Ultimately, the pro-coal forces have played a blindingly successful game over the last thirty years of stopping, delaying, weakening and ultimately reversing (actually pitiful) action on climate change, and then making it costly (in political terms) to get anything done. The people are extremely determined, well-funded, smart and effective.  They are not going anywhere.  They are drawing up plans, surely, for how they will operate under what in all probability will be 6 years of Shorten government.  They will therefore be thinking how to fight not a culture war from a clearly losing position, but a far more supple and insidious game.  What we will see is not the outright blocking under Howard 1996-late 2006) but the more emollient and ‘watering down’ efforts of 2007-8, at least from the corporate forces.  As for the politicos – are their enough climate deniers out there, with the right skills and demographics, to mount the kind of culture war we saw in 2011.  I don’t think so, but what the hell would I know?

Songs of loss and pre-emptive mourning

My new earworm is Joey by Concrete Blonde.  It’s a brilliant song, with astonishing vocals from Johnette Napolitano.

It sits alongside other songs of mourning for lost friendships, lost loves (something Paul Kelly and Billy Bragg do well).  That sense of hoping to reconnect with someone who has their own battles to fight is something of a thing for me (not that I’ve a lot of personal experience).  The Whitlams did a great one in ‘Blow Up the Pokies‘.

 

Two of particular note are

Bruce Springsteen Bobby Jean

Maybe you’ll be out there on that road somewhere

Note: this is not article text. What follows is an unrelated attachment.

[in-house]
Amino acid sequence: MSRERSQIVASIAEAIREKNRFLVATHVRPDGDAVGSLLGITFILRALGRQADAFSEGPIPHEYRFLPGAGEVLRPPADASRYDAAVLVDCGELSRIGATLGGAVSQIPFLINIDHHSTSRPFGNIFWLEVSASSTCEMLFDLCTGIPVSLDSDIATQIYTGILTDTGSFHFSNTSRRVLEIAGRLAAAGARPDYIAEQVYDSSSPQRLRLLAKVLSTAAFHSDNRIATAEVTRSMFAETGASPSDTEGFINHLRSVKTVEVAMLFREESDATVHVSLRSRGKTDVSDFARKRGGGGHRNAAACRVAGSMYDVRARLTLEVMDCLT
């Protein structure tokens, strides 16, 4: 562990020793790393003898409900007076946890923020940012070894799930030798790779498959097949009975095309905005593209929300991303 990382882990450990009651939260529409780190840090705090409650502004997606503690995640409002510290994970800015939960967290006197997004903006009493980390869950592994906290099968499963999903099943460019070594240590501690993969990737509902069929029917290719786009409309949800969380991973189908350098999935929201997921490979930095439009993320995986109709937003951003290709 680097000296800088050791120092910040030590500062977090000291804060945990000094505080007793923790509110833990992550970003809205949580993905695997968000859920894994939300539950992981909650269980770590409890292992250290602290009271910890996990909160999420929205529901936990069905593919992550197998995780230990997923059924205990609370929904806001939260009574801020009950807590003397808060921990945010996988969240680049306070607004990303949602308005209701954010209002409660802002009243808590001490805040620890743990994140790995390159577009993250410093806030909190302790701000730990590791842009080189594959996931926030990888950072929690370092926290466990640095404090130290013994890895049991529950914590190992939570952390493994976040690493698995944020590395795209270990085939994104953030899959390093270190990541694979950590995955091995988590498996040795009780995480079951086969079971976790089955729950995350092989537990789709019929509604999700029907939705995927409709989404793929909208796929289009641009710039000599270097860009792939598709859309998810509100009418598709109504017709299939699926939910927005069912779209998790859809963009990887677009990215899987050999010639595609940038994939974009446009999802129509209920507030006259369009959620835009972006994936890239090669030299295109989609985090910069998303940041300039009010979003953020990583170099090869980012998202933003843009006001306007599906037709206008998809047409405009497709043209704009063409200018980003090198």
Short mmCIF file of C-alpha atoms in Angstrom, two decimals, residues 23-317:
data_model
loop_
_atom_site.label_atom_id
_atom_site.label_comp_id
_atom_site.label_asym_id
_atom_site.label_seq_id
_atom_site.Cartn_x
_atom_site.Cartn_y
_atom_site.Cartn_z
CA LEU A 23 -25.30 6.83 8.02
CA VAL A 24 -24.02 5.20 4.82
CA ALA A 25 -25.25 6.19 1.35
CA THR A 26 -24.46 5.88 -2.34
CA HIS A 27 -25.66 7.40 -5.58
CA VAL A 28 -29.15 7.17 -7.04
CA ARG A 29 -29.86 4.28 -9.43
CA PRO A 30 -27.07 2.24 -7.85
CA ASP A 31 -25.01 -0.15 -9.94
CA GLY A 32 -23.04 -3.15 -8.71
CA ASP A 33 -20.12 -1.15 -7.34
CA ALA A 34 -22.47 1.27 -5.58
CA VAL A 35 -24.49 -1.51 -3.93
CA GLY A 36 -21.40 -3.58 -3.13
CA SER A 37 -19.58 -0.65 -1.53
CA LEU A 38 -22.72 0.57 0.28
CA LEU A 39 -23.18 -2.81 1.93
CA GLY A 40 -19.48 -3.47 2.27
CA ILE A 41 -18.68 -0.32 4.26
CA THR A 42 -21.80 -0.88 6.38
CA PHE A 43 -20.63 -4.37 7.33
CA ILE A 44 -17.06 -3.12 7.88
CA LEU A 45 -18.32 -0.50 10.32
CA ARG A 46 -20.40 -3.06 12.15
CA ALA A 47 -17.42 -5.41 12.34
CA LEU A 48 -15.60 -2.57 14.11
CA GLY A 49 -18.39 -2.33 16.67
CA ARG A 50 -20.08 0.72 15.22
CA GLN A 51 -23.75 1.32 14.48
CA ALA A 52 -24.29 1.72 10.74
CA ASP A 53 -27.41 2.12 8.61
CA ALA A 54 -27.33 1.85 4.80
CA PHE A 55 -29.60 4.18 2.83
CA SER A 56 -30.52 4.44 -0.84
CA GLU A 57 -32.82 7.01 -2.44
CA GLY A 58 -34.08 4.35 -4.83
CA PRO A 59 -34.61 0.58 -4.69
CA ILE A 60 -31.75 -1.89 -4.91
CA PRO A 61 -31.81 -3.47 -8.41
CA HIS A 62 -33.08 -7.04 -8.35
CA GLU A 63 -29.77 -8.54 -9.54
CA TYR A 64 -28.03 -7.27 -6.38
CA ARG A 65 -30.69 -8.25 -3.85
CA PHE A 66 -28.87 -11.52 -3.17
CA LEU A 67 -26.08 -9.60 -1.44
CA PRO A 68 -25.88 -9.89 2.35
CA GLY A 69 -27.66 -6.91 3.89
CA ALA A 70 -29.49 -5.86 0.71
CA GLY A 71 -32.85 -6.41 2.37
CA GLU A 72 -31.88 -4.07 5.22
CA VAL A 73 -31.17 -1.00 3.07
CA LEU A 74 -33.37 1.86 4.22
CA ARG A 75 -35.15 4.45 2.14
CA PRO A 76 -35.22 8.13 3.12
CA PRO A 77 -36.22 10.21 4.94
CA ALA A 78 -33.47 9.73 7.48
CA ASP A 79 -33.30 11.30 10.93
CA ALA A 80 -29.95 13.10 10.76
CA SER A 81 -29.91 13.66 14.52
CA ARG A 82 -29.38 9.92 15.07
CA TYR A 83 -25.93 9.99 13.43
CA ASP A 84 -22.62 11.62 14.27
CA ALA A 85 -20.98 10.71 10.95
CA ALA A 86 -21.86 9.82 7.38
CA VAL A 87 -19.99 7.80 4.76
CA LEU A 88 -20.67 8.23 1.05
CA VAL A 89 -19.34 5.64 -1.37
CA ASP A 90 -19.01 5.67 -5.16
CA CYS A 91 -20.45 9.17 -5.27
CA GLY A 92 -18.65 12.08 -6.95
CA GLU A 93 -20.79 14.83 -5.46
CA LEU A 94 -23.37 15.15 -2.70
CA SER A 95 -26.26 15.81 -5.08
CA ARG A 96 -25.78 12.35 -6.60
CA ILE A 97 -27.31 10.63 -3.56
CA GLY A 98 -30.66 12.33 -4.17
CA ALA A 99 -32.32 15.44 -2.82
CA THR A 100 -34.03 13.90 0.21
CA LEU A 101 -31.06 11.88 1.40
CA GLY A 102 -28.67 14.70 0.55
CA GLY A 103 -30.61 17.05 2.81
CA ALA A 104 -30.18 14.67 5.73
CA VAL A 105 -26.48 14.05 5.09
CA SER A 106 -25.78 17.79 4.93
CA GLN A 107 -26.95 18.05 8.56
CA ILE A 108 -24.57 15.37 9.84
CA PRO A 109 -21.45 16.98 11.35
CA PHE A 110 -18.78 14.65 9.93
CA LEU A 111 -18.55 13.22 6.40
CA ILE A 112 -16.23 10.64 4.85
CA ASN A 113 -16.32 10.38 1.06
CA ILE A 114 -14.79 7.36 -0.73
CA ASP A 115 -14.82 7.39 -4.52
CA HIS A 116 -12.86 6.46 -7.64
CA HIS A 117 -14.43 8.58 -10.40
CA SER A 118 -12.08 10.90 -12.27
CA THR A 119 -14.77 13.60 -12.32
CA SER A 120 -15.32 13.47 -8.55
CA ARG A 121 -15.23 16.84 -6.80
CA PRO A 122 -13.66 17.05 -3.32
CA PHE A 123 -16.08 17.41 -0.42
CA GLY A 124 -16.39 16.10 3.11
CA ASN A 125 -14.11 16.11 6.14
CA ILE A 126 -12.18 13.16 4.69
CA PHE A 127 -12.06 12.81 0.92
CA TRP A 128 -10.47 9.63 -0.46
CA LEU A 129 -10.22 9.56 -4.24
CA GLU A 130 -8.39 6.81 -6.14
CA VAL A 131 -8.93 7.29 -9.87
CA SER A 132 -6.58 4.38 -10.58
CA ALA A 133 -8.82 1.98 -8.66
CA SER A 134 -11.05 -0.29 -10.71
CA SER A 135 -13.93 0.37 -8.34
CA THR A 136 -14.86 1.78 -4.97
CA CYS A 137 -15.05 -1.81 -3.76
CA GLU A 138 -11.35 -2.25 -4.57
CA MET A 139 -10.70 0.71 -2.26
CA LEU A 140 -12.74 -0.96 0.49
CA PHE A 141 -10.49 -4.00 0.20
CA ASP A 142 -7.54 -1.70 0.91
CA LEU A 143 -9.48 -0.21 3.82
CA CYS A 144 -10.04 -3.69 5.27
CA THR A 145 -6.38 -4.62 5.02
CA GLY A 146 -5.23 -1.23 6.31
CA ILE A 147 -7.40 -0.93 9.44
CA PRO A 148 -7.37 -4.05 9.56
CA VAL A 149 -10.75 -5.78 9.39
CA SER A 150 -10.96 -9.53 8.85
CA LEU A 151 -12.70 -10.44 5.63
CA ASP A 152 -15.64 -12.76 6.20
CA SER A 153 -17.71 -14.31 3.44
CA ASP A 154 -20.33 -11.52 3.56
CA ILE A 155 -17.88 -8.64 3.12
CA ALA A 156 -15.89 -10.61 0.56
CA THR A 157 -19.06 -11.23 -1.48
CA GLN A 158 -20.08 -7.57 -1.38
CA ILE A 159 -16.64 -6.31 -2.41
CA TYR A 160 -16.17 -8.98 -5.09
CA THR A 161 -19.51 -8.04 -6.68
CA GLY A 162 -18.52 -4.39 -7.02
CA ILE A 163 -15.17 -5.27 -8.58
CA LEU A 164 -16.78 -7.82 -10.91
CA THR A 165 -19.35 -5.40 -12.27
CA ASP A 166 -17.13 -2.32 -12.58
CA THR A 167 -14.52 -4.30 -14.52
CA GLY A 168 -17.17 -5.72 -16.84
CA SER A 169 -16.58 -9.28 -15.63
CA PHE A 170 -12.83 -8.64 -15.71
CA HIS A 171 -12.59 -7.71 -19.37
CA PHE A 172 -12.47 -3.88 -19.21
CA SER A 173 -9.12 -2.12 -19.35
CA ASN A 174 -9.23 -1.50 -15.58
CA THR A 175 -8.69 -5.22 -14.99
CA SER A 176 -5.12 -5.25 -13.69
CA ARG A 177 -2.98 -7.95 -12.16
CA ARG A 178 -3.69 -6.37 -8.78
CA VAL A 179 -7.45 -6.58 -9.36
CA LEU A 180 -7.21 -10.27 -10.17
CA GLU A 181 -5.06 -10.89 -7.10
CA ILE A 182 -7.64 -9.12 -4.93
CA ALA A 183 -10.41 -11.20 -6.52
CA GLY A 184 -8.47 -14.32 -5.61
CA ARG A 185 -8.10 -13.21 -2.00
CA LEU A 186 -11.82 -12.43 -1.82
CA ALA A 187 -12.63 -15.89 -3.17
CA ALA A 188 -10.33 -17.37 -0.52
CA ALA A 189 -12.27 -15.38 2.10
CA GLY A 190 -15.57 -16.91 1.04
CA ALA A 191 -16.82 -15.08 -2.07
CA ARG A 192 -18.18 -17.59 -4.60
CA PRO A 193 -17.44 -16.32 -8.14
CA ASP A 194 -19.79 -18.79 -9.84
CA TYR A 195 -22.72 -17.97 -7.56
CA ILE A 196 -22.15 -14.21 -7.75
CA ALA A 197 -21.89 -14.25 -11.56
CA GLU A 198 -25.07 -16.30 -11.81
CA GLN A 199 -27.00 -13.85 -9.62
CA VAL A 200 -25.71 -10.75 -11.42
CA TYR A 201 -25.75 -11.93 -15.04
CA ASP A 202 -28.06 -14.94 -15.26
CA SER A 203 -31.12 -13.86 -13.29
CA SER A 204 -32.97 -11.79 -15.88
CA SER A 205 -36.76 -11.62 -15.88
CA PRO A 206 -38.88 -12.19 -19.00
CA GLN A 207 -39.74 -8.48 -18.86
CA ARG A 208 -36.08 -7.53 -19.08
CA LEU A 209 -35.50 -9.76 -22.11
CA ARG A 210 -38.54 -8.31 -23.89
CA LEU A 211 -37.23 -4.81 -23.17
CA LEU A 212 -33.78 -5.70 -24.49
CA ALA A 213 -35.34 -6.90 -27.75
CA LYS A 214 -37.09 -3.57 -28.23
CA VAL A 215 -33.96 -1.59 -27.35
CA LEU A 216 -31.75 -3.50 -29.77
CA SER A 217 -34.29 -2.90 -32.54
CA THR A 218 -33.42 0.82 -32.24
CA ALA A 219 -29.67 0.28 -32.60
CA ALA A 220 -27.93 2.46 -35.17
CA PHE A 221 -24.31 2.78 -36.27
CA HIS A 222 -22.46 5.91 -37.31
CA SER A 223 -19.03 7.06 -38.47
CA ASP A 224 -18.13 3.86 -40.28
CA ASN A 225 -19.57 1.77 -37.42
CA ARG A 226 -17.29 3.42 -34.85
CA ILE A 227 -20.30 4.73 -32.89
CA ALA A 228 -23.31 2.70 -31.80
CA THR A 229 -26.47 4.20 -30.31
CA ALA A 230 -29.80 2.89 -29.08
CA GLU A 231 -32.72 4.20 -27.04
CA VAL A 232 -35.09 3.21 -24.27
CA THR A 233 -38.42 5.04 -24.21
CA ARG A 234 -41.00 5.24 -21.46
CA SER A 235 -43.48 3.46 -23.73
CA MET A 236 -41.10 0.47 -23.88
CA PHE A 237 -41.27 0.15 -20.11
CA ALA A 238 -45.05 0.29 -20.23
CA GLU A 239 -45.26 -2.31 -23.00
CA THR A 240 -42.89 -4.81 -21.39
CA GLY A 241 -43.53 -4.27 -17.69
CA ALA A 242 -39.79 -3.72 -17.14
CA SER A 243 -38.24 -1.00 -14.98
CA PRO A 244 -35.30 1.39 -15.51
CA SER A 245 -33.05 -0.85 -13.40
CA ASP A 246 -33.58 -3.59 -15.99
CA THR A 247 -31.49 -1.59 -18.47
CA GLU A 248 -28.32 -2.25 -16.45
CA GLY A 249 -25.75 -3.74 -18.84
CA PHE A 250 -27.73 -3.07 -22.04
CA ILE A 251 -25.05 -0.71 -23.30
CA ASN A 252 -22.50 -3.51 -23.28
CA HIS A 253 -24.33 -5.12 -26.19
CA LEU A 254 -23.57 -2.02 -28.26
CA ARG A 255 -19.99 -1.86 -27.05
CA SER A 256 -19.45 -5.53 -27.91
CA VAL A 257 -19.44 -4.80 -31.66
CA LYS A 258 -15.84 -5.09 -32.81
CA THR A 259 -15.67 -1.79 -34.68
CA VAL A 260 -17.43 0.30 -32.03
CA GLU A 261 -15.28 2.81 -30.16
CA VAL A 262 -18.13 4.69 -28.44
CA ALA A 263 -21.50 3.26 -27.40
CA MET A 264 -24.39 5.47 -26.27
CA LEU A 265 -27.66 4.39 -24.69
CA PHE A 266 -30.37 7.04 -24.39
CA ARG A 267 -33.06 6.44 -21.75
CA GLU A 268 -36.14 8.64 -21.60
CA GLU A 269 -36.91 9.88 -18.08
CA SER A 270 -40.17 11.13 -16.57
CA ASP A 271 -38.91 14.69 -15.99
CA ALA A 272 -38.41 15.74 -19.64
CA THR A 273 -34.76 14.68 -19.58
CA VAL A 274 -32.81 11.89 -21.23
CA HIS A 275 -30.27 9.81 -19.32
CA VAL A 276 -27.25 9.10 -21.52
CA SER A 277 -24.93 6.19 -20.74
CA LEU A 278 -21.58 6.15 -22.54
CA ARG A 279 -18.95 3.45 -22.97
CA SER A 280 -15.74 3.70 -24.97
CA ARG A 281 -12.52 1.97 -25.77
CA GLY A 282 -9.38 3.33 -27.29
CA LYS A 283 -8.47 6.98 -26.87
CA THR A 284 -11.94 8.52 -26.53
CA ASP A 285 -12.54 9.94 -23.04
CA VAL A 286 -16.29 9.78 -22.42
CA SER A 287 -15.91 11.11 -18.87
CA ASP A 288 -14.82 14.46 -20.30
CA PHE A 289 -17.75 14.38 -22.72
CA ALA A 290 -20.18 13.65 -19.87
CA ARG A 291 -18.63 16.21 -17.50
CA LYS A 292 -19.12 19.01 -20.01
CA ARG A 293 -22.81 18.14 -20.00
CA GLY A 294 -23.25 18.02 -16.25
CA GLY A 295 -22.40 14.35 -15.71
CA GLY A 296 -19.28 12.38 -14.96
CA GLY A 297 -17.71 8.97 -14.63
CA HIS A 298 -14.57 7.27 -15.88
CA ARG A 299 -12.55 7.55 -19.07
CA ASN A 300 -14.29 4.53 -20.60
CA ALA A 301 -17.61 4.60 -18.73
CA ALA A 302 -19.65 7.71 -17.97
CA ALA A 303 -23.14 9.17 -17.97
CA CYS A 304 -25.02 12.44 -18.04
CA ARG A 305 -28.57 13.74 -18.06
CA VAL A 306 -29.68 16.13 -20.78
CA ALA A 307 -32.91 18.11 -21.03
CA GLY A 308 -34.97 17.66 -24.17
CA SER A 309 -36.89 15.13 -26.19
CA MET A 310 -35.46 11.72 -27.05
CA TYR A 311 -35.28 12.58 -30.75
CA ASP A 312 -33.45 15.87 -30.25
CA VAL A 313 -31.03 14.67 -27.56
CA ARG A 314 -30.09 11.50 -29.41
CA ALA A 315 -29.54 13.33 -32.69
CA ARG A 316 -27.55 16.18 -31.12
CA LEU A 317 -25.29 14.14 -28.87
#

In some bus or train traveling along
In some motel room there’ll be a radio playing
And you’ll hear me sing this song
Well, if you do, you’ll know I’m thinking of you
And all the miles in between
And I’m just calling you one last time
Not to change your mind, but just to say I miss you, baby
Good luck, goodbye, Bobby Jean

(you’ll be shocked to hear that Clarence Clemons crushes it on the sax solo)

and there’s always Pink, of course. In this case ‘Who Knew?’

Video Vox Pop – how I would do it, fwiw.

Recently I proposed that an organisation (I am a FIFO activist on this) organise some video vox pops around an event that they’re organising for about five weeks’ time.  This post is how I would do it.  (Or rather, how I like to believe that I would be able to do it.  By now, pushing 50, I should have realised that no battle plan survives contact with the enemy, and that my self-regard outstrips my ability, almost always…)

It’s divided into before, during and after.

Comments, criticisms and suggestions on all three are very welcome

With all these events, there are usually three acknowledged goals

  • Get media attention on The Issue
  • Build the media profile of the organisation(s)
  • Get the mythical New People involved

To this I would almost always add a fourth goal –

  • Build the knowledge, skills and relationships of those who are organising the event, whether they are centrally involved or more peripherally in putting the event on.

Before

So, I’d try to get agreement from ‘the organisers’ about what the headlines of the event are, especially if you’re also doing a video advert for the event (another blog post that).

And I’d try to get organisational buy-in by framing the video vox pops as a way of not only building profile and maybe attract new folks, but as something that  can help sustain morale in the weeks/months after the event (when there is inevitably a post-event  dip in energy and enthusiasm – see my famous and much-liked post on emotathons).

Part of that buy-in is agreement from organisations and individuals that when the vox pops are published online, they will be included in news digests, e-newsletters, reposted on websites and social media.

I’d go so far as to clear the questions  we’d be posing to the people who took part, to head off any complaints and grumble (and, given that you are doing something new, and ‘stealing limelight’ from others, there will be grumbles…)

I’d come up with a bunch of different questions that were checked for wording and politics (see above)